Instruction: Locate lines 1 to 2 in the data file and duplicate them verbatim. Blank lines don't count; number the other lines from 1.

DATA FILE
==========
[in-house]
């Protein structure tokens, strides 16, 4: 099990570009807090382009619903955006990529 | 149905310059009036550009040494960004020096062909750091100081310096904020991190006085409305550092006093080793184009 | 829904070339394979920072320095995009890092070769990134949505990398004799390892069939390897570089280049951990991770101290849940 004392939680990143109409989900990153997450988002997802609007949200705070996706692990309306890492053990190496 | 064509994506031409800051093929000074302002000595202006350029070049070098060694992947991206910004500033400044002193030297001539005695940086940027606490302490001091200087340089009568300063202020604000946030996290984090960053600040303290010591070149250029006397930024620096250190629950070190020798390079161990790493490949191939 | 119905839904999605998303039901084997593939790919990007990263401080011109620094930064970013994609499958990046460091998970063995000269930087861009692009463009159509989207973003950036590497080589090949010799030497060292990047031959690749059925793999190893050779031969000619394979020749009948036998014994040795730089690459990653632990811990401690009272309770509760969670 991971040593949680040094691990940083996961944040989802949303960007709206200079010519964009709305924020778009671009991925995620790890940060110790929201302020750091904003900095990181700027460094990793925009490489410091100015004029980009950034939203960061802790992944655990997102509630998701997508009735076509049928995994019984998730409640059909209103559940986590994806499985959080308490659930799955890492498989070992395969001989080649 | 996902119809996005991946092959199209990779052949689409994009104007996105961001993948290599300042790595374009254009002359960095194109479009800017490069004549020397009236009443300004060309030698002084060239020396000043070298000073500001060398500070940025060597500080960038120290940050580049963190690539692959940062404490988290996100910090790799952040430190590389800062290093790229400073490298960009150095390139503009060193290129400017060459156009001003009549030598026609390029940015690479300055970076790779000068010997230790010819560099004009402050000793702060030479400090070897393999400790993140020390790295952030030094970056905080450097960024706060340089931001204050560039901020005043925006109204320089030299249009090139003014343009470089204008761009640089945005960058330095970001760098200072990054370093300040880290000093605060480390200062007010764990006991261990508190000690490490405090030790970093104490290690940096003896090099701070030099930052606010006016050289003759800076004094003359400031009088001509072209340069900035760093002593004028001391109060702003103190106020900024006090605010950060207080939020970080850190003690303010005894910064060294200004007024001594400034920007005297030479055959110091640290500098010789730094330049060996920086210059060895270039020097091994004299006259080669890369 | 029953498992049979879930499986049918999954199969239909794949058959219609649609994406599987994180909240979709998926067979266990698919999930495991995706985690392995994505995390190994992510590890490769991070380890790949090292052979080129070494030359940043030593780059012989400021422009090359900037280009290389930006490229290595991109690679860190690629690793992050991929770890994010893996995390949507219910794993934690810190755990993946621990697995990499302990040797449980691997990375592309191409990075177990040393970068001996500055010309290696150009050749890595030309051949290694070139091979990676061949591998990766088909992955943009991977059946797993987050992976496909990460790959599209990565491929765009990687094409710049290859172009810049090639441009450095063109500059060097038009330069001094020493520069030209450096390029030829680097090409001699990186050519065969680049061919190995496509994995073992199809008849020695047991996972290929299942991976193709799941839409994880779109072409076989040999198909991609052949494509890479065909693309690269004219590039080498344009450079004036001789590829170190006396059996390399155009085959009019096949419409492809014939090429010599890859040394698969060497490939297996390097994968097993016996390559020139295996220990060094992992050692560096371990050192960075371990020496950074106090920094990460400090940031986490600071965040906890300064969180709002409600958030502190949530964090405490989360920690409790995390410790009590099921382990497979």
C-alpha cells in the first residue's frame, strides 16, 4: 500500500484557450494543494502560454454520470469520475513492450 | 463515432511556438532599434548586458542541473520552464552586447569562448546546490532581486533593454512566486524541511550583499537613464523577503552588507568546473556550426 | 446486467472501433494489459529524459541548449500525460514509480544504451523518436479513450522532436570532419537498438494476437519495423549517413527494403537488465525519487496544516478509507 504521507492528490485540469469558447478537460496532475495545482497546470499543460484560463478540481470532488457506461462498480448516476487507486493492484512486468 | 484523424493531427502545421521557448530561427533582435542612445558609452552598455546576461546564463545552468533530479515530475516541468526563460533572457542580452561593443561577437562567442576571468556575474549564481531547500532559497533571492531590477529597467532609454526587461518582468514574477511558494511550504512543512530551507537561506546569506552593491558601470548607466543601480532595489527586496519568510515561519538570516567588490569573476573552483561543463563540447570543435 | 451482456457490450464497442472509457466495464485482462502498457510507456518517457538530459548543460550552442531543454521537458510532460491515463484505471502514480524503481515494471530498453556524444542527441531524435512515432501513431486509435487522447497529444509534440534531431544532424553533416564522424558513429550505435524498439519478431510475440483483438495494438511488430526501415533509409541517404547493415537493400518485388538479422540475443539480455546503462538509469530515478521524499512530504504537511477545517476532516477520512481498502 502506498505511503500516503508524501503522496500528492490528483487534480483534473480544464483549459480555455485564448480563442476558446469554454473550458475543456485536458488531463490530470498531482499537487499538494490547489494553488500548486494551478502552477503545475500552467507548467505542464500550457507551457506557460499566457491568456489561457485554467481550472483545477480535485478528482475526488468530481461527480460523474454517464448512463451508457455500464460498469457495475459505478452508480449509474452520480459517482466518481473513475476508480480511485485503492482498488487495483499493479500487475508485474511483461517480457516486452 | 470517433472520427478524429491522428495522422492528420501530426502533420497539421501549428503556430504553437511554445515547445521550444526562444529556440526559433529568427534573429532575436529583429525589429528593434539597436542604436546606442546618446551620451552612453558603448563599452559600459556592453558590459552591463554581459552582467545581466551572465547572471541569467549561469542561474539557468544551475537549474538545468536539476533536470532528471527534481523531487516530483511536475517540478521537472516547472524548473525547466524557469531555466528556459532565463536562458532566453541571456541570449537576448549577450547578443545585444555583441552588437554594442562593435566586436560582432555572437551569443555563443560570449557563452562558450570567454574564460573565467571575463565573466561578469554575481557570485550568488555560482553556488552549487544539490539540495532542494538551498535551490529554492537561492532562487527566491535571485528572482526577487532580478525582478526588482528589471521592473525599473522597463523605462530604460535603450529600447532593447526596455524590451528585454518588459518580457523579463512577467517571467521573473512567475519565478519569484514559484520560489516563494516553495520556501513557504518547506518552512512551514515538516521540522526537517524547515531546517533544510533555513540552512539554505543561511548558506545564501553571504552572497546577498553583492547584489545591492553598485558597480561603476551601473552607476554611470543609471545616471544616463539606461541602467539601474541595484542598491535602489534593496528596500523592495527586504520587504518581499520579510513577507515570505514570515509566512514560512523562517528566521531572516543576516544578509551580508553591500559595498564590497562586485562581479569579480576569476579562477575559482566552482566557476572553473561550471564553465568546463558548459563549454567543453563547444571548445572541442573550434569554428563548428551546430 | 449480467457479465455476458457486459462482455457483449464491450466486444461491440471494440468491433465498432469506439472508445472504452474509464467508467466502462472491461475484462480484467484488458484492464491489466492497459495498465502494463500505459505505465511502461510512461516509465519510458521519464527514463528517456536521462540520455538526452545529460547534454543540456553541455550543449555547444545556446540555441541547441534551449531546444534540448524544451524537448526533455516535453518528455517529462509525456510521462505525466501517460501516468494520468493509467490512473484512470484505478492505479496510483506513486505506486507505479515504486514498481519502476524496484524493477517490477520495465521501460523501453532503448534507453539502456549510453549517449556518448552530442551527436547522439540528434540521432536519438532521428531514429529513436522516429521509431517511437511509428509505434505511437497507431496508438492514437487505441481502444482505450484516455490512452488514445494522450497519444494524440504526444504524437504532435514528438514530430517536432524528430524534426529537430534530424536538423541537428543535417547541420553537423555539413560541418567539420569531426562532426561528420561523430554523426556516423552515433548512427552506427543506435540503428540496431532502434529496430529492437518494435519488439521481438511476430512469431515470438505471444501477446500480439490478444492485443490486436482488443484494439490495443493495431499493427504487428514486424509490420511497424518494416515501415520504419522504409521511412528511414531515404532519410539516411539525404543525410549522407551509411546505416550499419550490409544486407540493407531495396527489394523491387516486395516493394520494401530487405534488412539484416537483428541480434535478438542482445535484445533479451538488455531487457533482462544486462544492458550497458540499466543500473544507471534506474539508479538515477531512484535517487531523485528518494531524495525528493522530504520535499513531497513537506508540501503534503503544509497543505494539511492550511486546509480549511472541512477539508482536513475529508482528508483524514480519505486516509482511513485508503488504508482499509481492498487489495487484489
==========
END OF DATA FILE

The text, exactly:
[in-house]
């Protein structure tokens, strides 16, 4: 099990570009807090382009619903955006990529 | 149905310059009036550009040494960004020096062909750091100081310096904020991190006085409305550092006093080793184009 | 829904070339394979920072320095995009890092070769990134949505990398004799390892069939390897570089280049951990991770101290849940 004392939680990143109409989900990153997450988002997802609007949200705070996706692990309306890492053990190496 | 064509994506031409800051093929000074302002000595202006350029070049070098060694992947991206910004500033400044002193030297001539005695940086940027606490302490001091200087340089009568300063202020604000946030996290984090960053600040303290010591070149250029006397930024620096250190629950070190020798390079161990790493490949191939 | 119905839904999605998303039901084997593939790919990007990263401080011109620094930064970013994609499958990046460091998970063995000269930087861009692009463009159509989207973003950036590497080589090949010799030497060292990047031959690749059925793999190893050779031969000619394979020749009948036998014994040795730089690459990653632990811990401690009272309770509760969670 991971040593949680040094691990940083996961944040989802949303960007709206200079010519964009709305924020778009671009991925995620790890940060110790929201302020750091904003900095990181700027460094990793925009490489410091100015004029980009950034939203960061802790992944655990997102509630998701997508009735076509049928995994019984998730409640059909209103559940986590994806499985959080308490659930799955890492498989070992395969001989080649 | 996902119809996005991946092959199209990779052949689409994009104007996105961001993948290599300042790595374009254009002359960095194109479009800017490069004549020397009236009443300004060309030698002084060239020396000043070298000073500001060398500070940025060597500080960038120290940050580049963190690539692959940062404490988290996100910090790799952040430190590389800062290093790229400073490298960009150095390139503009060193290129400017060459156009001003009549030598026609390029940015690479300055970076790779000068010997230790010819560099004009402050000793702060030479400090070897393999400790993140020390790295952030030094970056905080450097960024706060340089931001204050560039901020005043925006109204320089030299249009090139003014343009470089204008761009640089945005960058330095970001760098200072990054370093300040880290000093605060480390200062007010764990006991261990508190000690490490405090030790970093104490290690940096003896090099701070030099930052606010006016050289003759800076004094003359400031009088001509072209340069900035760093002593004028001391109060702003103190106020900024006090605010950060207080939020970080850190003690303010005894910064060294200004007024001594400034920007005297030479055959110091640290500098010789730094330049060996920086210059060895270039020097091994004299006259080669890369 | 029953498992049979879930499986049918999954199969239909794949058959219609649609994406599987994180909240979709998926067979266990698919999930495991995706985690392995994505995390190994992510590890490769991070380890790949090292052979080129070494030359940043030593780059012989400021422009090359900037280009290389930006490229290595991109690679860190690629690793992050991929770890994010893996995390949507219910794993934690810190755990993946621990697995990499302990040797449980691997990375592309191409990075177990040393970068001996500055010309290696150009050749890595030309051949290694070139091979990676061949591998990766088909992955943009991977059946797993987050992976496909990460790959599209990565491929765009990687094409710049290859172009810049090639441009450095063109500059060097038009330069001094020493520069030209450096390029030829680097090409001699990186050519065969680049061919190995496509994995073992199809008849020695047991996972290929299942991976193709799941839409994880779109072409076989040999198909991609052949494509890479065909693309690269004219590039080498344009450079004036001789590829170190006396059996390399155009085959009019096949419409492809014939090429010599890859040394698969060497490939297996390097994968097993016996390559020139295996220990060094992992050692560096371990050192960075371990020496950074106090920094990460400090940031986490600071965040906890300064969180709002409600958030502190949530964090405490989360920690409790995390410790009590099921382990497979």